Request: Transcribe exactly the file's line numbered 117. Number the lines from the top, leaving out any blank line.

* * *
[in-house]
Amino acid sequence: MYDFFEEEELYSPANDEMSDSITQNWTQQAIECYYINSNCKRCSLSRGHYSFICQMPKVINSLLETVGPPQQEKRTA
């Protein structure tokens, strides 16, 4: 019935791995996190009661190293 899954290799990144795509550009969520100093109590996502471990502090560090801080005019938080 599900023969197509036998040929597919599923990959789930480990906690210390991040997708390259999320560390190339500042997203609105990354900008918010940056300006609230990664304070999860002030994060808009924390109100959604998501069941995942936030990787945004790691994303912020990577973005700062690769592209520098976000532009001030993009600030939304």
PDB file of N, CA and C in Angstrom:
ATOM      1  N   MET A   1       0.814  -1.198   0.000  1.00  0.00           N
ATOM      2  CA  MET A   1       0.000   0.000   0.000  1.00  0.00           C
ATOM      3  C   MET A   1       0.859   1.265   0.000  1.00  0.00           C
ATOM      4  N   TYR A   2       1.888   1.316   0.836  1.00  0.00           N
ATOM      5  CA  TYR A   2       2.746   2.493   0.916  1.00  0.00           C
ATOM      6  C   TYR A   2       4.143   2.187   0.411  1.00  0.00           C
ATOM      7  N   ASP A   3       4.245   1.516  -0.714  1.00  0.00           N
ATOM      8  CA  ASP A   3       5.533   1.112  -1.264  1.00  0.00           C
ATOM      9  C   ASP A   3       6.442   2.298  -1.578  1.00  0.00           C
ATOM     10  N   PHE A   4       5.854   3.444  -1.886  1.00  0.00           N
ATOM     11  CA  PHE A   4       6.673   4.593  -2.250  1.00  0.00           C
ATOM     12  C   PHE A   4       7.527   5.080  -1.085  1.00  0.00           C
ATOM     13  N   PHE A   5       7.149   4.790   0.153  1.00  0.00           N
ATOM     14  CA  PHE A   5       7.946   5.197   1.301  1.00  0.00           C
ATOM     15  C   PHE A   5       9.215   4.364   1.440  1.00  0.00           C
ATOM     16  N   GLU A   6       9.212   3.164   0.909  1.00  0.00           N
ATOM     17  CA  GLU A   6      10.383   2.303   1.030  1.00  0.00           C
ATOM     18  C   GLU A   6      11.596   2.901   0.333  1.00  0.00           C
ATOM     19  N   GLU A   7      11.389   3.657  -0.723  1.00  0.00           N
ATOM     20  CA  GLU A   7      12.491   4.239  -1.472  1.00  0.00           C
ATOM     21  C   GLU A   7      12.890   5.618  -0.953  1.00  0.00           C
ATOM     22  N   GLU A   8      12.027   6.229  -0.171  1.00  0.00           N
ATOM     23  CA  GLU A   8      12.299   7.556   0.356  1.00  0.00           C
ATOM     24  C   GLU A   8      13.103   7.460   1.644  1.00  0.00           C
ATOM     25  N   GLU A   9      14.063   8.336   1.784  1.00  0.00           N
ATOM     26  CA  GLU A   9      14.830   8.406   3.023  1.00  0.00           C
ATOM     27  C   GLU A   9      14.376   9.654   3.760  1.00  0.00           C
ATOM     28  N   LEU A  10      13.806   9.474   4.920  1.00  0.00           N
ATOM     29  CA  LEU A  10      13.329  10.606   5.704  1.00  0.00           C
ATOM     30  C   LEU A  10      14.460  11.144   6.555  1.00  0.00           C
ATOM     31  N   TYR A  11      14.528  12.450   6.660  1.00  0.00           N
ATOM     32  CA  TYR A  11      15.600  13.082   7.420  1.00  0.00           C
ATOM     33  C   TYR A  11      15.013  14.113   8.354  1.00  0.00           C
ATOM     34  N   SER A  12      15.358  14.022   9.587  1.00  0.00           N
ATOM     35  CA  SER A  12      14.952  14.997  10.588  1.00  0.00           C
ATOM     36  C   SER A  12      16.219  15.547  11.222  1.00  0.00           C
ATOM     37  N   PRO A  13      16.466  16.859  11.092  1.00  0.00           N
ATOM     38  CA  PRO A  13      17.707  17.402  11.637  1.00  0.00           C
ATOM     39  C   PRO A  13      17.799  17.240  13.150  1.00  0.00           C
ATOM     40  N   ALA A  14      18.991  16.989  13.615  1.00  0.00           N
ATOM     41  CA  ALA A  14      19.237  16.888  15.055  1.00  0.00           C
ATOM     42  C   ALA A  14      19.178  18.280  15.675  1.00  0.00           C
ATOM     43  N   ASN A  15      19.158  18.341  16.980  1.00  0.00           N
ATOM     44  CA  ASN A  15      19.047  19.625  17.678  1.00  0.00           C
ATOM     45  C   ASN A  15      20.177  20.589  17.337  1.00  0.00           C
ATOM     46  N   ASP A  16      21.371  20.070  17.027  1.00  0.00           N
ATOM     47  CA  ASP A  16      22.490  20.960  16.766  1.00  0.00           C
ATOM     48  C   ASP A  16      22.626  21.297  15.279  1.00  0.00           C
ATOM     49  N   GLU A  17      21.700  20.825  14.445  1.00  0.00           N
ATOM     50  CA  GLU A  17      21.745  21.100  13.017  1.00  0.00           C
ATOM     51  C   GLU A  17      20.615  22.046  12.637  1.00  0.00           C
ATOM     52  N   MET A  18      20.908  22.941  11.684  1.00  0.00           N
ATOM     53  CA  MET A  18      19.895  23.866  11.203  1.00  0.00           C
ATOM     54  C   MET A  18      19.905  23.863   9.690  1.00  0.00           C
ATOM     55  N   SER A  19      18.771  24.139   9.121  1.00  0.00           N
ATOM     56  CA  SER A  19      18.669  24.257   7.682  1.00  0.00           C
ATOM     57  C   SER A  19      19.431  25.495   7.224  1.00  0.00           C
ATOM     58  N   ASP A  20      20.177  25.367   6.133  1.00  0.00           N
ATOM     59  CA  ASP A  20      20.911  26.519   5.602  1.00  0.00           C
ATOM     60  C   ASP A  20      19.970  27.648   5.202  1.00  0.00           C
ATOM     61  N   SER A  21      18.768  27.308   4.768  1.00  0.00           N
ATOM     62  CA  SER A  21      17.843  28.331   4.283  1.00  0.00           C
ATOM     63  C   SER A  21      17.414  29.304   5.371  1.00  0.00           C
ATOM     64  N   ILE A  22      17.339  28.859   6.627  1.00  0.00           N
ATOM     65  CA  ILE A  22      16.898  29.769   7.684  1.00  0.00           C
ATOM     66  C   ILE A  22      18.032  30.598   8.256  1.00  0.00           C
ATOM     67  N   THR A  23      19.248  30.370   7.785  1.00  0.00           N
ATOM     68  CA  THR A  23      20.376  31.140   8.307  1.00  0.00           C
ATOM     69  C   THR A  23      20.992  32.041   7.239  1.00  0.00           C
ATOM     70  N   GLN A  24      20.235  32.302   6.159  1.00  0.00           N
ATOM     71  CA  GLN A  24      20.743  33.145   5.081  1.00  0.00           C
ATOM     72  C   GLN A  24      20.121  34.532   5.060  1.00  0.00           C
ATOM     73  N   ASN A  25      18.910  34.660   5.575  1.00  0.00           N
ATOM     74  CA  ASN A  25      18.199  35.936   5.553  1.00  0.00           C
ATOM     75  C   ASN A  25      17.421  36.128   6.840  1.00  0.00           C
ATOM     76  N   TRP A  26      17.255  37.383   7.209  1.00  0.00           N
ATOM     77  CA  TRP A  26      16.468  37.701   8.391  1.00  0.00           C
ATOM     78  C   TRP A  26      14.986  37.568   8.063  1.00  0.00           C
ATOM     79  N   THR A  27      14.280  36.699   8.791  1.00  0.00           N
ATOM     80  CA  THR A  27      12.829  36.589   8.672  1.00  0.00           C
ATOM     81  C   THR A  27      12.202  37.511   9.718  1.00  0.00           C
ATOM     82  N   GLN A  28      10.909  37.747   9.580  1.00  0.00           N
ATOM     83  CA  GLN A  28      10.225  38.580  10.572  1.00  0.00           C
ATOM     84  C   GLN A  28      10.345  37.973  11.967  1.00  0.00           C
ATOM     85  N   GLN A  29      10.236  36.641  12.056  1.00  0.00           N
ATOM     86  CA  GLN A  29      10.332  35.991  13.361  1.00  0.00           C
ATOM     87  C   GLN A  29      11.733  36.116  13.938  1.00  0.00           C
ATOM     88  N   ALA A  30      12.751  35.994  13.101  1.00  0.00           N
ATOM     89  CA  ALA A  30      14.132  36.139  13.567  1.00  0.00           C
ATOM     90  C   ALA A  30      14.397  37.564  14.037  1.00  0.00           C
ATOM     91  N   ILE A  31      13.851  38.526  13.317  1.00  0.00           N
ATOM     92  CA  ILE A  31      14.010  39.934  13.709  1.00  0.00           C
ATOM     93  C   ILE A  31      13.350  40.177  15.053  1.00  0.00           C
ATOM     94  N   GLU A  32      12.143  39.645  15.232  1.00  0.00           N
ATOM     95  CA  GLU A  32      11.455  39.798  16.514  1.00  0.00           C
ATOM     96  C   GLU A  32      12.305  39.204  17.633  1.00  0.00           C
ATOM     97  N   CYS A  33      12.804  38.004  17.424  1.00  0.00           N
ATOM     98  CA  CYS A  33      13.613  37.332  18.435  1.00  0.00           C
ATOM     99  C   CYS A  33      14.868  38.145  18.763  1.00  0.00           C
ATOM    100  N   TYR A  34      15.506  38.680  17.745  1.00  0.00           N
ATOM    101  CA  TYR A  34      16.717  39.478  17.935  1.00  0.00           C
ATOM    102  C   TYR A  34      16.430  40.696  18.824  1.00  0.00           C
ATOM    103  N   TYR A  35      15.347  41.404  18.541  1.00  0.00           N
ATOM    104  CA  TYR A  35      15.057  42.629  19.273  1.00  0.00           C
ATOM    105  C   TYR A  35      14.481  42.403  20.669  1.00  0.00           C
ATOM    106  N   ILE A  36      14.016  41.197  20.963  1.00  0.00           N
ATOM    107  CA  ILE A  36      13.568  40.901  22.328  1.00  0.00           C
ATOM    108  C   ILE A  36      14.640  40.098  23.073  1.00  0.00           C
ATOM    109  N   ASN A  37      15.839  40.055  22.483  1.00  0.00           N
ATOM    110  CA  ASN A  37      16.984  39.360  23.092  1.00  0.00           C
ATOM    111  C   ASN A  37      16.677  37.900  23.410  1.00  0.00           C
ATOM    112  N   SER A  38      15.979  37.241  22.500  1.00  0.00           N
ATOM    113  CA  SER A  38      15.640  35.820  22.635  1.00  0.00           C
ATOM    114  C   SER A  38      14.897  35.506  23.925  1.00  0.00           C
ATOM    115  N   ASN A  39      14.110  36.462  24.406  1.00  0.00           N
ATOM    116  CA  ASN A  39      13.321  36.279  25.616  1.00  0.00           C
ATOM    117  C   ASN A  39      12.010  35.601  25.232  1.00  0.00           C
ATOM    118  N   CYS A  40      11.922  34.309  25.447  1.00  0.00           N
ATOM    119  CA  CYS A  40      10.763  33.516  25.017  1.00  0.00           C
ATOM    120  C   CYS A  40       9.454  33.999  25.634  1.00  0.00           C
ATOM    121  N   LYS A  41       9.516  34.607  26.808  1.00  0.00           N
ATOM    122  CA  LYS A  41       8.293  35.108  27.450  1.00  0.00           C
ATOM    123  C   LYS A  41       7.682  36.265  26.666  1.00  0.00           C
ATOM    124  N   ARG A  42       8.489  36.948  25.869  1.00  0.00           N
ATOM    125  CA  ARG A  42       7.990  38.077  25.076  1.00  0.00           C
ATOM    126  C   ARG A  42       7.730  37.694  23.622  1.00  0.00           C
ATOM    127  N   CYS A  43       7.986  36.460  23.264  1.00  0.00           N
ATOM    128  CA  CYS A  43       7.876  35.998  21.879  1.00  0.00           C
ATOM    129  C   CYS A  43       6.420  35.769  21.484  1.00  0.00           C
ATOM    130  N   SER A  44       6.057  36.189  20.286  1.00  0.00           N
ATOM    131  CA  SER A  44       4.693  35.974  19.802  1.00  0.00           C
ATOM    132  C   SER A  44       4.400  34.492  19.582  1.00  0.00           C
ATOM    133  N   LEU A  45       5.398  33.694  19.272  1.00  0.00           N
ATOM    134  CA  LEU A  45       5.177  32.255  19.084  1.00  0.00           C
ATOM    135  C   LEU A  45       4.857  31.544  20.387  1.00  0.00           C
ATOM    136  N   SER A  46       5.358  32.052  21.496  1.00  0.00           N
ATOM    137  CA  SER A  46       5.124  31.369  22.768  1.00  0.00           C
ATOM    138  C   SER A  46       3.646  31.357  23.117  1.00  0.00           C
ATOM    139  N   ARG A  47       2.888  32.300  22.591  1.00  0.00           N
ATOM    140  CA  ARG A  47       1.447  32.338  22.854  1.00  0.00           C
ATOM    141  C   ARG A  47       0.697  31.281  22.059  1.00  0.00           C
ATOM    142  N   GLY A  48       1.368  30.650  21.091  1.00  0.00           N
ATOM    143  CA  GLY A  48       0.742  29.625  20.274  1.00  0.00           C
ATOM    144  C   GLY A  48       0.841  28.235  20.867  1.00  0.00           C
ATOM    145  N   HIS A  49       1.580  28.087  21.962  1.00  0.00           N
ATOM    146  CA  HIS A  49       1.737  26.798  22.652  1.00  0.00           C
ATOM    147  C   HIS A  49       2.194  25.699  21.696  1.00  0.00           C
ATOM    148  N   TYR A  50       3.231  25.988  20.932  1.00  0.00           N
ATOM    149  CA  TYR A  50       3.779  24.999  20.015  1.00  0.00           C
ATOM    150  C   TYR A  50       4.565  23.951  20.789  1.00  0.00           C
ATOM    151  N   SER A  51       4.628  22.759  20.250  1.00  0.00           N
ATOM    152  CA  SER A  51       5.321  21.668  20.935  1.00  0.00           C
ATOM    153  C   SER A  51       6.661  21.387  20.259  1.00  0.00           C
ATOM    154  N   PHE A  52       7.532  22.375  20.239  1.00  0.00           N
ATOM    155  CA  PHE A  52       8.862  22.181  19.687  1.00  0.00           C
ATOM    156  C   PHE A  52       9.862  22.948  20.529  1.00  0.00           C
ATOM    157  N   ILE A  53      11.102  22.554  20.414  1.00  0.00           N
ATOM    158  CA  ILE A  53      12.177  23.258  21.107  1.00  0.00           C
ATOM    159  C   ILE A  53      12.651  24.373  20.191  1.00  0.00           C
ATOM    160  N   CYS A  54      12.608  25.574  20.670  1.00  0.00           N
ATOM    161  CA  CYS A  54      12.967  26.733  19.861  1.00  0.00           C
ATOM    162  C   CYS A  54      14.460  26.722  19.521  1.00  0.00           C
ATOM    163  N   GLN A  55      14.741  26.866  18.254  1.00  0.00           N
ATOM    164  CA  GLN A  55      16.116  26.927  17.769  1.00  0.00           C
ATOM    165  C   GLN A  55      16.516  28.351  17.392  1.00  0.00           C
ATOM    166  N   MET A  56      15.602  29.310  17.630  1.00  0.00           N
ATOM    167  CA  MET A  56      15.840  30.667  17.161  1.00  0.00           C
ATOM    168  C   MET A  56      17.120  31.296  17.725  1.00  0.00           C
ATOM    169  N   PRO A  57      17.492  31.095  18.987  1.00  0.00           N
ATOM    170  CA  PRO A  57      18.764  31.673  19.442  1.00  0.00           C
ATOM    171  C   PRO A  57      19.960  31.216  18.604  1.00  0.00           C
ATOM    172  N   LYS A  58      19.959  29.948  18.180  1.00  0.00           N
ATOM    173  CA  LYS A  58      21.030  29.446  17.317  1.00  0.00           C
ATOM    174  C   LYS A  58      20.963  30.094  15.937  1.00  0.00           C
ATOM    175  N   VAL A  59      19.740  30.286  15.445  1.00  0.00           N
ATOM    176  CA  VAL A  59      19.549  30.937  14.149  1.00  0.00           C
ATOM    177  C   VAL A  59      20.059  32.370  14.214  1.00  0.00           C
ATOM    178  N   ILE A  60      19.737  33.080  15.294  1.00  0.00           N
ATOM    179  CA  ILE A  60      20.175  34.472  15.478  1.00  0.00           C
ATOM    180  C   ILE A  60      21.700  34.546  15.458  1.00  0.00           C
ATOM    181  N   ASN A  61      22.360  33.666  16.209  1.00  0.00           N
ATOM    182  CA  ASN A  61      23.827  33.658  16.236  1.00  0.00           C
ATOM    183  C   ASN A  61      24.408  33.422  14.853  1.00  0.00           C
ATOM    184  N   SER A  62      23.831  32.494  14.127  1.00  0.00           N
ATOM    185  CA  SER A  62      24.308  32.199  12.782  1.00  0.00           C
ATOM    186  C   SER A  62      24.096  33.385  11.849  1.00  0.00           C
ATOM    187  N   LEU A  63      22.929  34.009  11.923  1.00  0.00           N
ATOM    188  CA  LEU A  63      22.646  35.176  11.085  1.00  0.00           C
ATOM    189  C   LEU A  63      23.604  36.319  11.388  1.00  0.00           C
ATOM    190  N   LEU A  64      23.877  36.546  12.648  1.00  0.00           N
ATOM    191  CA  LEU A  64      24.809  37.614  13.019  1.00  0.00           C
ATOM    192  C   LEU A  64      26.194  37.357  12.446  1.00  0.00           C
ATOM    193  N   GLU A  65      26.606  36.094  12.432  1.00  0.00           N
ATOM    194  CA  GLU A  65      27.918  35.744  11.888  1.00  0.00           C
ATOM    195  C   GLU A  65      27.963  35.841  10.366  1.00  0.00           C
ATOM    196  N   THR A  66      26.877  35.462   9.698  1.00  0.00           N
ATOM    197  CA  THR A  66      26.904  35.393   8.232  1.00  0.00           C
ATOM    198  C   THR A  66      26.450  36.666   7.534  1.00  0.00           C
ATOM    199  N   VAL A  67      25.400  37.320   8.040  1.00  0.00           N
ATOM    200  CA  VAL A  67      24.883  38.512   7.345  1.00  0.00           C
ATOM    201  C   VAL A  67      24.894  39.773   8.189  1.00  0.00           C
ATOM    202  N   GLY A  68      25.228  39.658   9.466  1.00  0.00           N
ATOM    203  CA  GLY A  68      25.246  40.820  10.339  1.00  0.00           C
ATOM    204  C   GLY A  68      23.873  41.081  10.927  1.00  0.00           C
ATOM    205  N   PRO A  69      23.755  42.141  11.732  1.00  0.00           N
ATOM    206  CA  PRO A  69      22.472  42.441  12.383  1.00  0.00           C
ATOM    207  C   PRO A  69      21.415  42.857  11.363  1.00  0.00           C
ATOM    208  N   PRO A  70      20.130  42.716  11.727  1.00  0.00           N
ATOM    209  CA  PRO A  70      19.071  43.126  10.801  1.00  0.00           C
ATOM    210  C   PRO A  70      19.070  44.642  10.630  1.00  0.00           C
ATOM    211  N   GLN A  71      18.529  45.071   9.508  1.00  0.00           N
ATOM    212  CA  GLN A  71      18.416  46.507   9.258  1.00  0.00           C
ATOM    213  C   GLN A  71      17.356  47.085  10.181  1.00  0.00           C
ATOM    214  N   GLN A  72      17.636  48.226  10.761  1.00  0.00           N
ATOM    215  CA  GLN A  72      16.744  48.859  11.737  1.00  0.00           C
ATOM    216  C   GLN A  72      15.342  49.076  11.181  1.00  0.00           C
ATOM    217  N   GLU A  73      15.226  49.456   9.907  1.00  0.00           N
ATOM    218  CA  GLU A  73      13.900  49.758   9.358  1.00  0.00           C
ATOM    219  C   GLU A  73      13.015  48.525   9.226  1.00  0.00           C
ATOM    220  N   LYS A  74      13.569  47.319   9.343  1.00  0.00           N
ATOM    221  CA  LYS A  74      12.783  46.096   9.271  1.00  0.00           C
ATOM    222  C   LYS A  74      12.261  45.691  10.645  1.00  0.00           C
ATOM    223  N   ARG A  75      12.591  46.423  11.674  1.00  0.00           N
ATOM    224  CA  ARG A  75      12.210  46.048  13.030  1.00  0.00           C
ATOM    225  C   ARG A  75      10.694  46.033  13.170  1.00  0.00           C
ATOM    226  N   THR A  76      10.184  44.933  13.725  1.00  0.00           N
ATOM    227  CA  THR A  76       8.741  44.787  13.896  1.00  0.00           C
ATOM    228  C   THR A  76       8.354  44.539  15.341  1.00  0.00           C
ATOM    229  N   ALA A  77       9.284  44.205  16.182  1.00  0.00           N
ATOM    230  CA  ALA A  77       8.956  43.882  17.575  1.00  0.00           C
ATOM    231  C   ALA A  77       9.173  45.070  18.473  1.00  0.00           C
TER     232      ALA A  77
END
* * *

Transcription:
ATOM    113  CA  SER A  38      15.640  35.820  22.635  1.00  0.00           C